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Are Conventional Political Parties in Decline?

Staff writer Elijah Bodinetz outlines the signs and potential causes of the falling influence of parties in shaping the political agenda.

The concept of the political party and the large, traditionally dominant parties in many democracies have had a great impact on the political sphere which cannot be understated. The divisiveness and vast spectrum of political views are encapsulated and represented through this partisan idea even through periods of fading trust and increased corruption in many countries. In recent times, many feel that these long-established major parties are in decline and that their stable image as the leading forces in politics is dwindling.

A political party is a group of persons organised to acquire and exercise political power and so it should come as no surprise that political parties hold huge influence and importance in our politics. These institutions are key to the functionality of democracies across the world, as the groups often have significant power in proposing policies and ideas. Every political party seeks to resonate with voters by identifying key issues and cleavages in society and creating a powerful manifesto, with most having the ultimate goal of being voted into power. One of the most powerful aspects of political parties is that whether in a free society or under a totalitarian regime, the organisation is expected to organise public opinion and to communicate their demands to the centre of governmental power and decision-making.

Party Membership Figures

In recent years, political parties have been in a state of decline. Although this statement can be debated from a qualitative stance, statistics make the point undeniable. One of the most apparent ways to quantify the level of involvement with parties is through the measurement of party membership, and its fluctuations through time. In the mid-1950s, membership of the Conservative Party stood at around 3 million while the Labour Party had around 1 million members. By the time of the 2015 general election, the Conservative Party had a membership of around 150,000 while Labour Party membership stood at about 270,000. This is an example which would support the notion that our customary, traditional parties are declining, as in recent decades, these figures suggest a decrease in people’s desire to make their partisan affiliation official.

Populism and its Consequences

The rise of populism and independent candidates in politics poses a great threat to traditional political parties. The eruption of anti-establishment figures continues to sweep across much of the global political landscape, with perhaps one of the most archetypal cases being Donald Trump and his success in becoming President of The United States in 2016. Whilst he did win the election as part of the Republican party, it was thanks to his populist, dissident character, and not on the basis of the party he was representing. It could be argued that this idea of voting for the candidate rather than the party is to be expected in a presidential electoral system, but in the case of Donald Trump, this was significantly more apparent and has had a domino effect across several democracies in Europe and across the world. It’s important to note that during times of economic stress and cultural change, populism often becomes a popular means of communication, and has been used by aspirants for the presidency. This is crucial in understanding the link between party decline and the rise in populism, as it has largely manifested from the fallout of the 2008 financial crisis, which left people across the globe demanding change and an alternative to the system which seemed to have failed them, and these conditions are where populist leaders thrive.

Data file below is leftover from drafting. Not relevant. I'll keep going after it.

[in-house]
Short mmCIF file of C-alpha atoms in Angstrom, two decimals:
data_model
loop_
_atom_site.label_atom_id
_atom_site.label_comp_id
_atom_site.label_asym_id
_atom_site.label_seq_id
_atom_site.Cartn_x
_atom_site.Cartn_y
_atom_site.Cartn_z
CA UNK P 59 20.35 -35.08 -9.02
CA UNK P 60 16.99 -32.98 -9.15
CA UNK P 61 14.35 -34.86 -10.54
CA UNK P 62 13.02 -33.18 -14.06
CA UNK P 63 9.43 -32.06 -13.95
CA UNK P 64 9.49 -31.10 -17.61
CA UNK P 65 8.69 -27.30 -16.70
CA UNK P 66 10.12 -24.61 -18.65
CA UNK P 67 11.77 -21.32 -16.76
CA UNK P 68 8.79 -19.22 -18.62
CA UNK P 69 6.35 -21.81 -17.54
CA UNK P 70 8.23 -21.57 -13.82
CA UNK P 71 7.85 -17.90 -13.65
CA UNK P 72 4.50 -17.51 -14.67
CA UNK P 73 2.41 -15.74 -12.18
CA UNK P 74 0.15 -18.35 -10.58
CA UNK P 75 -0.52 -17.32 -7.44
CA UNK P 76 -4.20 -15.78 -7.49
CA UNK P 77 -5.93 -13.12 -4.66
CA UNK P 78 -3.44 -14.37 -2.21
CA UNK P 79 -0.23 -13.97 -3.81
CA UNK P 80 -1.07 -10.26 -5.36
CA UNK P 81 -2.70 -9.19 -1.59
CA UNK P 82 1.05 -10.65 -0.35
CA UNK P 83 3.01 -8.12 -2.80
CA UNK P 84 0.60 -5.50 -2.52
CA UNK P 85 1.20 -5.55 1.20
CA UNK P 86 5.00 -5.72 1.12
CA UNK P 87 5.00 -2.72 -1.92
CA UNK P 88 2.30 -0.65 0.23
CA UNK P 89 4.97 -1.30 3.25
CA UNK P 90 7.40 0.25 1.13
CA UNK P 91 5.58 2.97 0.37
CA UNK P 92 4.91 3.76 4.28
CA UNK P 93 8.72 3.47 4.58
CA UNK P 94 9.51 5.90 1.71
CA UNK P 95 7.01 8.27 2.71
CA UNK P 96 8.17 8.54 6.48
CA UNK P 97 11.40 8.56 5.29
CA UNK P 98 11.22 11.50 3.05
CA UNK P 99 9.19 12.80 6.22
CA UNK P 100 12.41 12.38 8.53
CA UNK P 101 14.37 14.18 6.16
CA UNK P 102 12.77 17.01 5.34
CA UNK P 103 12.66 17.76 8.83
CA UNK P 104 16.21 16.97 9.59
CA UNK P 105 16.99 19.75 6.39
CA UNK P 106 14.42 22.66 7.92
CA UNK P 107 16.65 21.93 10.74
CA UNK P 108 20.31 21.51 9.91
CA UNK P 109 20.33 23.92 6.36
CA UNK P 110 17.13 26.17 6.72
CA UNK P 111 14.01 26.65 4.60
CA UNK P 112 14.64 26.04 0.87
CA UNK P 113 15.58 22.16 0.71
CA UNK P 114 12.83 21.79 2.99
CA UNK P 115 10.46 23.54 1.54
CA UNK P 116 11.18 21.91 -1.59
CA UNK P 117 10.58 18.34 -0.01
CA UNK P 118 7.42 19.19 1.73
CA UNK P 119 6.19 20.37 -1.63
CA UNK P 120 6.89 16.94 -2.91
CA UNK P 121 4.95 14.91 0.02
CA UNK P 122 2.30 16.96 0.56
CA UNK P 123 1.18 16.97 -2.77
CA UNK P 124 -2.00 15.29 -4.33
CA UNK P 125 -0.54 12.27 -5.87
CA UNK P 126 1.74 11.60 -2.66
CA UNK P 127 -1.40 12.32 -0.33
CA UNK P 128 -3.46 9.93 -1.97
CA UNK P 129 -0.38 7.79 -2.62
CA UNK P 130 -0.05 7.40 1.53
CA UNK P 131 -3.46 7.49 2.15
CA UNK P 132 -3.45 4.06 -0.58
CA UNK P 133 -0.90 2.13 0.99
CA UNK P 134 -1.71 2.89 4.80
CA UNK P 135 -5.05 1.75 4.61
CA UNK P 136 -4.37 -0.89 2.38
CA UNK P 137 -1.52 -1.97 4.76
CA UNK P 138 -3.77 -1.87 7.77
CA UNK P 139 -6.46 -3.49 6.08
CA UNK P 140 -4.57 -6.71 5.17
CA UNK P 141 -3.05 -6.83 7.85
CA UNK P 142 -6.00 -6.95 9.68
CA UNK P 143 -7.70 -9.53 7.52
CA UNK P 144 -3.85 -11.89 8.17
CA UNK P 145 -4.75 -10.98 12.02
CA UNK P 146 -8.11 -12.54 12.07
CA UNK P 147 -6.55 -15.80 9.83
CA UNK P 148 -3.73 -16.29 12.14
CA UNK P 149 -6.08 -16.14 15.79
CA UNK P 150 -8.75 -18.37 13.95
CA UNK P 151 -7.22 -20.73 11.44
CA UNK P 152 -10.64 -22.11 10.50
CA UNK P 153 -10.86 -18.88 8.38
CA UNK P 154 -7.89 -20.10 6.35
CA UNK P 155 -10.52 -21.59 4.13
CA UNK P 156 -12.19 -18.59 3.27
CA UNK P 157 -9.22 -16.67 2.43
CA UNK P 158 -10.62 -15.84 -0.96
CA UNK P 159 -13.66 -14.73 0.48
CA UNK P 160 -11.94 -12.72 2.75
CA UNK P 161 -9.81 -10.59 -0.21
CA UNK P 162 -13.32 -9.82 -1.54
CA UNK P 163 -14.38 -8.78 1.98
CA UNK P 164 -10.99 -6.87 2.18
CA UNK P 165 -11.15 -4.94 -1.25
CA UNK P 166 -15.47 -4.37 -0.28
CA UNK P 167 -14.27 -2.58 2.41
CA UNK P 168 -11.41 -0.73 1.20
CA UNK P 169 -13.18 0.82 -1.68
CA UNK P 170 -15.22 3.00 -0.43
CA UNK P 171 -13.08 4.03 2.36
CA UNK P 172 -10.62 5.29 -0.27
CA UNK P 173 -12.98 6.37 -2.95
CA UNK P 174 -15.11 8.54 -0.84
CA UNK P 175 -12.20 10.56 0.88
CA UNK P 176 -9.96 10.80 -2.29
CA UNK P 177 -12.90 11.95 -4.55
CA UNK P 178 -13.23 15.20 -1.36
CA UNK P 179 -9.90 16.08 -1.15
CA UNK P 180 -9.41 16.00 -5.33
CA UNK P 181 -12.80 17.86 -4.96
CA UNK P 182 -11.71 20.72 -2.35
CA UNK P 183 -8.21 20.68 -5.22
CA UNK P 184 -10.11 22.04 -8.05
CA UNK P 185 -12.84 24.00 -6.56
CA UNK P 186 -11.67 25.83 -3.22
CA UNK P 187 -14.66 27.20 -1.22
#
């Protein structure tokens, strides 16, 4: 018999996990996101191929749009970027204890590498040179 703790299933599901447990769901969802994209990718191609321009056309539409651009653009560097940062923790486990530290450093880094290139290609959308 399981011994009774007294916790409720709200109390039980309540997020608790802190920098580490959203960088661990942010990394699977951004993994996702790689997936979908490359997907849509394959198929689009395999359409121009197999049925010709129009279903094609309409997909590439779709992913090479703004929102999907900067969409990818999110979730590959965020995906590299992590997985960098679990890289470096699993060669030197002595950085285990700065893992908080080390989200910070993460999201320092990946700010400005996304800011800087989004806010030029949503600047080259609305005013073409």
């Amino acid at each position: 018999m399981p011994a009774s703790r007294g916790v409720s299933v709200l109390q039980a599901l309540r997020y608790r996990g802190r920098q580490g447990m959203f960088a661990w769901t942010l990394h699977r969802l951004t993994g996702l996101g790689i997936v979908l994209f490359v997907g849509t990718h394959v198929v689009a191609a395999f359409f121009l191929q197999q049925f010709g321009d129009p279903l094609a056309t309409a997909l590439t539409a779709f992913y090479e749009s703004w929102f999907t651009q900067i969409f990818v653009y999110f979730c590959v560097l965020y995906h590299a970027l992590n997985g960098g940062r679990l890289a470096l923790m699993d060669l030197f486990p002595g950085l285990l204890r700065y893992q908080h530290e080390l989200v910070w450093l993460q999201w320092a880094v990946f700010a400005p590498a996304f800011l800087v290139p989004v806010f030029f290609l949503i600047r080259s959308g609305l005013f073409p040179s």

Fragmentation of Parties

To become a ‘party’ to something always means identification with one group and differentiation from another. Due to increasing sectarianism, in some democracies, the number of parties has increased as different sections of a party break off or simply new groups form to create a higher number of parties, and this can occur for a variety of reasons. These include the equalisation of votes across parties, linguistic splits in Belgium which leads to the creation of more parties on the basis of language differences, or regional parties being formed such as the Scottish National Party in the UK. As a result of this process of fragmentation, the main, traditionally dominant parties lose votes to new political forces. This consequently diminishes the significance of the political party due to the increased spread of votes across the range of parties.